Biden, for instance, threw the Green New Deal proposed by party progressives under the bus — despite the former vice president’s website plainly saying: “Biden believes the Green New Deal is a crucial framework for meeting the climate challenges we face.” The bold idea was conceived in response to scientists sounding the alarm in 2018 that the world had only 12 years to start meaningfully getting its emissions under control to keep warming under 2 degrees C (3.6 degrees F). With global efforts still stalled, and President Trump pulling the U.S. out of the Paris climate accords, projections of disaster have only increased. A prior prediction that sea-level rise could affect as many as 80 million people was increased last year to 300 million. A third of the world’s population is already living with the risk of deadly heatwaves. Half to three-quarters of people will contend with deadly heat at some point of the year by 2100 depending on what we do today.
Playing it safe also meant Biden and Harris were relatively bullish on natural gas. Maybe a little too bullish. Cleaner burning than coal or oil, gas was once was viewed by environmental groups as a tolerable transitional fossil fuel to a future powered by renewable energies. But as fracking gets at more and more previously inaccessible reserves, methane emissions are now on track to push the Earth’s atmosphere to warm between 3 and 4 degrees C (5.4 and 7.2 degrees F) by the end of this century. In a July commentary in Scientific American several authors of the latest studies regarding methane’s contribution to warming wrote, “In many ways we’re even further from reducing methane emissions than we are for carbon dioxide.”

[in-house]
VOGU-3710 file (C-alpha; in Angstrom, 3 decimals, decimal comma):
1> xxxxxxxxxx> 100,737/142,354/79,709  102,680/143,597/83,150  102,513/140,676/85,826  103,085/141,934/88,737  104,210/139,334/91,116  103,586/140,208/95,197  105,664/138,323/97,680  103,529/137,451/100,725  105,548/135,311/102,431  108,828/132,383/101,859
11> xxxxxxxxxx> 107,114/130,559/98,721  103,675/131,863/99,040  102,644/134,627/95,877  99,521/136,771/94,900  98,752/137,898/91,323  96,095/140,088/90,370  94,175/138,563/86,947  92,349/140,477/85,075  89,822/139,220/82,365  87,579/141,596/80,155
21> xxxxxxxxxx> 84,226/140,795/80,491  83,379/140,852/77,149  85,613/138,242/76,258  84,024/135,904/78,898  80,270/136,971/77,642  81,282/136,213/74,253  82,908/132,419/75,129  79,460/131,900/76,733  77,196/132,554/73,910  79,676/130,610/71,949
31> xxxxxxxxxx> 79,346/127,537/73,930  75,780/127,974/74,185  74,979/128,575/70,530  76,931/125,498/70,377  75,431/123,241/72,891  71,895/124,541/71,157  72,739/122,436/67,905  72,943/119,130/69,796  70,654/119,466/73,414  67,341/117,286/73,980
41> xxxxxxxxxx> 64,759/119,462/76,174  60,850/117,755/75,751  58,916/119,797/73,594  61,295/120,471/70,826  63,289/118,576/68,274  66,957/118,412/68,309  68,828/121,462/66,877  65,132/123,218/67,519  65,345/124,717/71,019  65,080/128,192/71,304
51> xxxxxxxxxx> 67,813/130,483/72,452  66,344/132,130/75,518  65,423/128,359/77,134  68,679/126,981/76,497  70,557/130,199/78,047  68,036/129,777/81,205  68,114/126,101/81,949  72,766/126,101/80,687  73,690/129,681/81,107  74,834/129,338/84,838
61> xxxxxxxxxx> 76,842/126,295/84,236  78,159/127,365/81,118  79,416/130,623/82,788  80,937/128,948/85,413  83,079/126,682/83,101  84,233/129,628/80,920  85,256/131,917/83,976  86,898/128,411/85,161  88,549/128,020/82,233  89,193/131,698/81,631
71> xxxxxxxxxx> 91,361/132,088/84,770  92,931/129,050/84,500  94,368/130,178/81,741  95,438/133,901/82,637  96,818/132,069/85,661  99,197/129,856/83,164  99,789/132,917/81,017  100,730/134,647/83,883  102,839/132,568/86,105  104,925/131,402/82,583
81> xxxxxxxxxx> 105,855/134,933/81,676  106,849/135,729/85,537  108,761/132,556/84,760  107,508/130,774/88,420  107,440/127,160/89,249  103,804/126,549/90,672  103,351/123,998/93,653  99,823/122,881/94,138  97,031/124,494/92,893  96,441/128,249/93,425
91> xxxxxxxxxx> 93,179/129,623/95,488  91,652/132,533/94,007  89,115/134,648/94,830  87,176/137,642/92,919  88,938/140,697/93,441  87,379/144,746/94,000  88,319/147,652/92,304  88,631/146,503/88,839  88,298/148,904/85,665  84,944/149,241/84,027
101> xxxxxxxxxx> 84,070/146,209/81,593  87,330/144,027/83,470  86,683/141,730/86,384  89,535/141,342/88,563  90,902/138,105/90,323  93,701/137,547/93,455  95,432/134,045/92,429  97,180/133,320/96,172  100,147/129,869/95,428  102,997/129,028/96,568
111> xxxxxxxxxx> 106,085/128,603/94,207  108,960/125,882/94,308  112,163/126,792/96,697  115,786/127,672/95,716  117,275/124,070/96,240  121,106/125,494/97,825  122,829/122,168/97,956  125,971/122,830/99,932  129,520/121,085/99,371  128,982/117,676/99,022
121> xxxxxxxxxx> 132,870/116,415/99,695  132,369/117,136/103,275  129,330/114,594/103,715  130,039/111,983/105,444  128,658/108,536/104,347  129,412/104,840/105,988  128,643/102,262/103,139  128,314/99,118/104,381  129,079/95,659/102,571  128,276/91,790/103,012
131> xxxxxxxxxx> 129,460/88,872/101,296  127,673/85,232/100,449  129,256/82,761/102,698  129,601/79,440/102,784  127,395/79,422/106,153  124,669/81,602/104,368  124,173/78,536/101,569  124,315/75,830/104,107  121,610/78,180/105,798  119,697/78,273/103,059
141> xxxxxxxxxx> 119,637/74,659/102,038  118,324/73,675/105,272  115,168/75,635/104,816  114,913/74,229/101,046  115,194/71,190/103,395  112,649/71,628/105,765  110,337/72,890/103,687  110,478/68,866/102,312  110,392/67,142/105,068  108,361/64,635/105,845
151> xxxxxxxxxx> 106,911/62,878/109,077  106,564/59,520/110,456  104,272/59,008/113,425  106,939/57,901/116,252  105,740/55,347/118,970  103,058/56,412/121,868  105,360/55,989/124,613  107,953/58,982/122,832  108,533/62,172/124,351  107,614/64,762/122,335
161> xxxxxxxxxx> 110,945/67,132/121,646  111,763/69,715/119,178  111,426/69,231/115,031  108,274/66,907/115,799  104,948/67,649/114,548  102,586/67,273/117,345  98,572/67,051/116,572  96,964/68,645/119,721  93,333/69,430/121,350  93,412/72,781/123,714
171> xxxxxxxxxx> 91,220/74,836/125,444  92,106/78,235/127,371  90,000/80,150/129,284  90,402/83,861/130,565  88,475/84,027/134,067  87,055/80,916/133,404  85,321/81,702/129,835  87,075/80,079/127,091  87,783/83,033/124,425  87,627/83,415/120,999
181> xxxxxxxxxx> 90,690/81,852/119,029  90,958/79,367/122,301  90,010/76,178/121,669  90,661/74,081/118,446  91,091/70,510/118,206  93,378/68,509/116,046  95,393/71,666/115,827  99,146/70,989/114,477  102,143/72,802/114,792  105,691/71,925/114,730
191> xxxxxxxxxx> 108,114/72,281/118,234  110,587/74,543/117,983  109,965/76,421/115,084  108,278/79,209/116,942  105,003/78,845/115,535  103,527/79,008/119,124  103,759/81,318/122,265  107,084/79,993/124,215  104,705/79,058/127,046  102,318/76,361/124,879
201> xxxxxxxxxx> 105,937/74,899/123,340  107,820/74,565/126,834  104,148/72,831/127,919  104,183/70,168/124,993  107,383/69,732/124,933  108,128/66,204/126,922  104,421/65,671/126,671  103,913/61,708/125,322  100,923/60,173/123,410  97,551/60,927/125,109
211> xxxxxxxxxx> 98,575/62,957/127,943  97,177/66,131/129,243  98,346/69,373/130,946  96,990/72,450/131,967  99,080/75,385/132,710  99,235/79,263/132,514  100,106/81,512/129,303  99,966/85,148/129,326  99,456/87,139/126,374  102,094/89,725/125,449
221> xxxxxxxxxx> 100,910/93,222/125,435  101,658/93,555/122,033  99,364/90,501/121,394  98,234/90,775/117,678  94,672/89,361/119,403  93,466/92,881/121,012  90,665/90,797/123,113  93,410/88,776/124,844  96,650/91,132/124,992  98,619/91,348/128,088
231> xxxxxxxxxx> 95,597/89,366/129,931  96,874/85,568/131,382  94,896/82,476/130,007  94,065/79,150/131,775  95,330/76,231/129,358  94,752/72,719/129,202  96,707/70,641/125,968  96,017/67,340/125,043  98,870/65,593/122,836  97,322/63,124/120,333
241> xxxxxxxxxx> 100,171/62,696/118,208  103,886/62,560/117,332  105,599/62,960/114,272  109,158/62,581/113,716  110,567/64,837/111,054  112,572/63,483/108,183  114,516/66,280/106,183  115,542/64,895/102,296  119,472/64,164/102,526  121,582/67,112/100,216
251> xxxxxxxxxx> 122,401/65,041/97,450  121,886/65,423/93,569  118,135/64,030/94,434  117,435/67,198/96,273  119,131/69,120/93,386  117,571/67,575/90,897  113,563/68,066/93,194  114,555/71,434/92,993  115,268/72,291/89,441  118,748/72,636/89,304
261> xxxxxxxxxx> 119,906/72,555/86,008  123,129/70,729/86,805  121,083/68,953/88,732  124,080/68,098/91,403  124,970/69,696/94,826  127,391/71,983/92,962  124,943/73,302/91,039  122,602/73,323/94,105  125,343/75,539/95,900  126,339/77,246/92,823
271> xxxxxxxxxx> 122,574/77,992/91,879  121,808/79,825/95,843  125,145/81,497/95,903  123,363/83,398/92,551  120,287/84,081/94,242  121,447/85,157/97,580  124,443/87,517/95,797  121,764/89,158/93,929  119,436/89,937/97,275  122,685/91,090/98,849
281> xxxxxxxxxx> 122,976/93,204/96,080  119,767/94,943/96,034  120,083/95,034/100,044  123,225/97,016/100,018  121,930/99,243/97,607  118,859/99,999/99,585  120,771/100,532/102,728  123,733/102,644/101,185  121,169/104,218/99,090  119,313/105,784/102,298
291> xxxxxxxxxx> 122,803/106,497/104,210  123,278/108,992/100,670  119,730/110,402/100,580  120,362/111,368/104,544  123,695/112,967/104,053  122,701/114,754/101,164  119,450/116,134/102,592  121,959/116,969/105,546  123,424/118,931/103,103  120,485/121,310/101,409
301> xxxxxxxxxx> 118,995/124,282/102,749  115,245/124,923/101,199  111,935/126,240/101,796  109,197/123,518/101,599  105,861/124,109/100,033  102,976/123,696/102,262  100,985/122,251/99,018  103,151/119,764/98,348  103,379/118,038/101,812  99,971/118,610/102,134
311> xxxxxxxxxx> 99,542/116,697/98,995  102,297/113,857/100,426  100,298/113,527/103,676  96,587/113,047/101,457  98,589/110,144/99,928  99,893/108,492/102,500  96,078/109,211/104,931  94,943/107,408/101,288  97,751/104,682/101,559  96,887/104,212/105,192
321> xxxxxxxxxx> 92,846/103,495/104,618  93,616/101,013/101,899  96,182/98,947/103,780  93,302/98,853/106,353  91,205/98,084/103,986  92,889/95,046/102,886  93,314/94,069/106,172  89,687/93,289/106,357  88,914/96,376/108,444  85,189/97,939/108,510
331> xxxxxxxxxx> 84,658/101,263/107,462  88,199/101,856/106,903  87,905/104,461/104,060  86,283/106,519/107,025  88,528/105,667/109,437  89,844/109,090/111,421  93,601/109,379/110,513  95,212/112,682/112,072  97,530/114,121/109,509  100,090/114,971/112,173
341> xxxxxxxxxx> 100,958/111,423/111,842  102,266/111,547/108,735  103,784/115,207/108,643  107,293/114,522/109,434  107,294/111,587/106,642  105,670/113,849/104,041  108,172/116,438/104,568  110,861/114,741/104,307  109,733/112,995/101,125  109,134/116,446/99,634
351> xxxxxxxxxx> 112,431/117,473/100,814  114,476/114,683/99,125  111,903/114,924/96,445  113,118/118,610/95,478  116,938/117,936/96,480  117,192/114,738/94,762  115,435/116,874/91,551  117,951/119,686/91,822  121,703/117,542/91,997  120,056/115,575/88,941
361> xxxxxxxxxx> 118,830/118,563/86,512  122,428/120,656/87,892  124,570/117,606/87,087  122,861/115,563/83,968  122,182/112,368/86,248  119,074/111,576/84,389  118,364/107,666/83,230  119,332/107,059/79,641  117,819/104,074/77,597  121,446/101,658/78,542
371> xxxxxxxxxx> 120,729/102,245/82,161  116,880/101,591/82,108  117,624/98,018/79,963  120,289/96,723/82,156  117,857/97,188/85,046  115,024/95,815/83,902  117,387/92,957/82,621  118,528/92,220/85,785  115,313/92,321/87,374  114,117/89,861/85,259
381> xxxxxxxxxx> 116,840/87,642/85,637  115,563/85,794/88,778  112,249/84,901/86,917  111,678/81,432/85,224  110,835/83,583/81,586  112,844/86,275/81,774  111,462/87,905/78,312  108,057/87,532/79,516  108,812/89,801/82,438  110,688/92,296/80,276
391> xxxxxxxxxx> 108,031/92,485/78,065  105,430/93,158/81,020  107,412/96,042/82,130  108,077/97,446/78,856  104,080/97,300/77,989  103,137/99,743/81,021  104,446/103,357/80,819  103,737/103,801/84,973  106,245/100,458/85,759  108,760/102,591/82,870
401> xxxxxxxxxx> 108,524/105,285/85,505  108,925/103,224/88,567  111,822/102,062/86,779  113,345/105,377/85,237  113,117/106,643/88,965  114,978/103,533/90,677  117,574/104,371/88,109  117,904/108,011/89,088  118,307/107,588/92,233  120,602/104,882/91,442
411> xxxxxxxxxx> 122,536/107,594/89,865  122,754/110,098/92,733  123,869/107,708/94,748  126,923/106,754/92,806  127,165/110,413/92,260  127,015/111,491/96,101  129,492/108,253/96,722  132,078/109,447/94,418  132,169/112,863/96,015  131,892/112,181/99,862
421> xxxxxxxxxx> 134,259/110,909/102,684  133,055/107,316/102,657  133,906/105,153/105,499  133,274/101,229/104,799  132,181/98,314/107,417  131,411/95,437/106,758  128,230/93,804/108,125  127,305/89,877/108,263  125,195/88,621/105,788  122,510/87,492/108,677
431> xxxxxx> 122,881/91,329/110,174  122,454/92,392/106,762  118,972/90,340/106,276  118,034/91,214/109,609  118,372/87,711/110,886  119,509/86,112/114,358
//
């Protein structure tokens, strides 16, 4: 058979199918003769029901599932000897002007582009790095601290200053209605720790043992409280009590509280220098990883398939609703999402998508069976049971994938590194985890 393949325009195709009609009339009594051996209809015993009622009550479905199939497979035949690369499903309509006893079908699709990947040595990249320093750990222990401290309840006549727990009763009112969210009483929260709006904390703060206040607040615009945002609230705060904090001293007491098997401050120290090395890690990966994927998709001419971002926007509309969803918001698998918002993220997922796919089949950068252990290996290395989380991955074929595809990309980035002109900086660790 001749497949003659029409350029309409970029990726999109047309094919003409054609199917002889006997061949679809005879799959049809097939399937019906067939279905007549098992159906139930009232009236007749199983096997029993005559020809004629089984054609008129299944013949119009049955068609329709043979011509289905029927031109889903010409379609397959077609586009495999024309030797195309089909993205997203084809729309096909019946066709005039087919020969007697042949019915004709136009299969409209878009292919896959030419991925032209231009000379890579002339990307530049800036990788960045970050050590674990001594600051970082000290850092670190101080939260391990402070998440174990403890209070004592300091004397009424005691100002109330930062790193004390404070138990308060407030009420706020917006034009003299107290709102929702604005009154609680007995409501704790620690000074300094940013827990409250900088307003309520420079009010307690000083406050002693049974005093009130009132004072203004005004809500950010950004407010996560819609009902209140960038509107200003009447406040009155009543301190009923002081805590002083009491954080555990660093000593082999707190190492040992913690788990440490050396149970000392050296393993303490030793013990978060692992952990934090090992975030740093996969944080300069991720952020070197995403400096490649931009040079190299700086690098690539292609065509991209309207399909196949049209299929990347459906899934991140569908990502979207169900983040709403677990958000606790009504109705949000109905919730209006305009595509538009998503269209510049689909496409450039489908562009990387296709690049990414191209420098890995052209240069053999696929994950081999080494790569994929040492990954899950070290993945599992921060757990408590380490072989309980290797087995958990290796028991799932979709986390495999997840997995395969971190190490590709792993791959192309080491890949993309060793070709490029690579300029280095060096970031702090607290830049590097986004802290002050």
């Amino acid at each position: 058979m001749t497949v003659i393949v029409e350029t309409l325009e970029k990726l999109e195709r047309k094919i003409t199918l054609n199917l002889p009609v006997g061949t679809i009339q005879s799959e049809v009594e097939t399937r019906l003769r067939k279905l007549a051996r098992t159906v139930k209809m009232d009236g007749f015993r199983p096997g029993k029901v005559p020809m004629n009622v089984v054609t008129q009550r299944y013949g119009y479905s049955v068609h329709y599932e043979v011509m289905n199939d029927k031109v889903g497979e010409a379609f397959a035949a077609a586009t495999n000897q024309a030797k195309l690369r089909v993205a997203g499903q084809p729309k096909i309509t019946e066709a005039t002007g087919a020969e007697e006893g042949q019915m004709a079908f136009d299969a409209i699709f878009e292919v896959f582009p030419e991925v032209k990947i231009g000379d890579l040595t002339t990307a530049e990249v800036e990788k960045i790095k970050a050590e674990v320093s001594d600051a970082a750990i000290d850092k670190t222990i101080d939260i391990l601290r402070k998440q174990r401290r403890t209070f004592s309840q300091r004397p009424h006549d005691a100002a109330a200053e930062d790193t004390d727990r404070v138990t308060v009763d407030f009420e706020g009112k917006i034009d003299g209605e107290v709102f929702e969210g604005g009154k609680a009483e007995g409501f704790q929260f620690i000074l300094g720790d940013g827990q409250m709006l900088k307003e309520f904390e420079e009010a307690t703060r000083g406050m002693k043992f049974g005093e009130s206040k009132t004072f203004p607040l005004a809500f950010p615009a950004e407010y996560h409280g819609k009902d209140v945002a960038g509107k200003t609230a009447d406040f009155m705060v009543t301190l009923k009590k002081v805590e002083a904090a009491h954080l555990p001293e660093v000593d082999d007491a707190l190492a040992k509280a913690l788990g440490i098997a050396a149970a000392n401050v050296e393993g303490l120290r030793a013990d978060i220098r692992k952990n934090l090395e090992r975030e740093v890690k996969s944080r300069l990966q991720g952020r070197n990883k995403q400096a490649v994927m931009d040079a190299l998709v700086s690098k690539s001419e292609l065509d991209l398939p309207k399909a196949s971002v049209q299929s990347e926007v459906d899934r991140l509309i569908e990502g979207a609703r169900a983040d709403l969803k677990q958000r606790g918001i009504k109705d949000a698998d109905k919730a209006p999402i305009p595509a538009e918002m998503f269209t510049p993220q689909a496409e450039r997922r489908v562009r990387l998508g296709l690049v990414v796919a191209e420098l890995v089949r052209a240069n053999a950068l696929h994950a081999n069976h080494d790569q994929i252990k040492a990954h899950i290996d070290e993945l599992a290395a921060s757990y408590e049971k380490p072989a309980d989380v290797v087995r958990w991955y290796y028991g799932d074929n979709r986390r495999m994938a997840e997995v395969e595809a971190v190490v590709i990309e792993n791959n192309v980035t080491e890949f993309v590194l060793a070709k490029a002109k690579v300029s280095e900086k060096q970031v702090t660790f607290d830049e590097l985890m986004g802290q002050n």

Perhaps a bit cowed by the enduring currency of the conservative mantra that curbing climate change crushes jobs — and hypersensitive to the 32,000 fracking jobs in the critical swing state of Pennsylvania — the Biden/Harris ticket has said little about the emerging data. When Pence went after Harris by pointing out that in the primaries. she had supported a fracking ban, the California senator responded: “Joe Biden will not ban fracking. That is a fact. That is a fact.”
In fact, Biden can’t ban fracking; 90 percent of it is done on private and state land. So the exchange served as just another example of the debates doing the public a disservice on climate issues.
There is, however, one last chance to properly serve an audience of tens of millions before Election Day: the final presidential debate on Thursday. Moderator Kristen Welker of NBC News listed climate change as one of the key topics of discussion. Rather than asking the candidates what they believe, a fresh way she could connect voters directly to the topic is to ask questions connecting climate change to environmental injustice. After all, the topic touches on virtually all the other debate issues: “American families,” “Fighting COVID-19.” “Race in America,” “National Security,” and “Leadership.”
Welker could, for example, ask President Trump: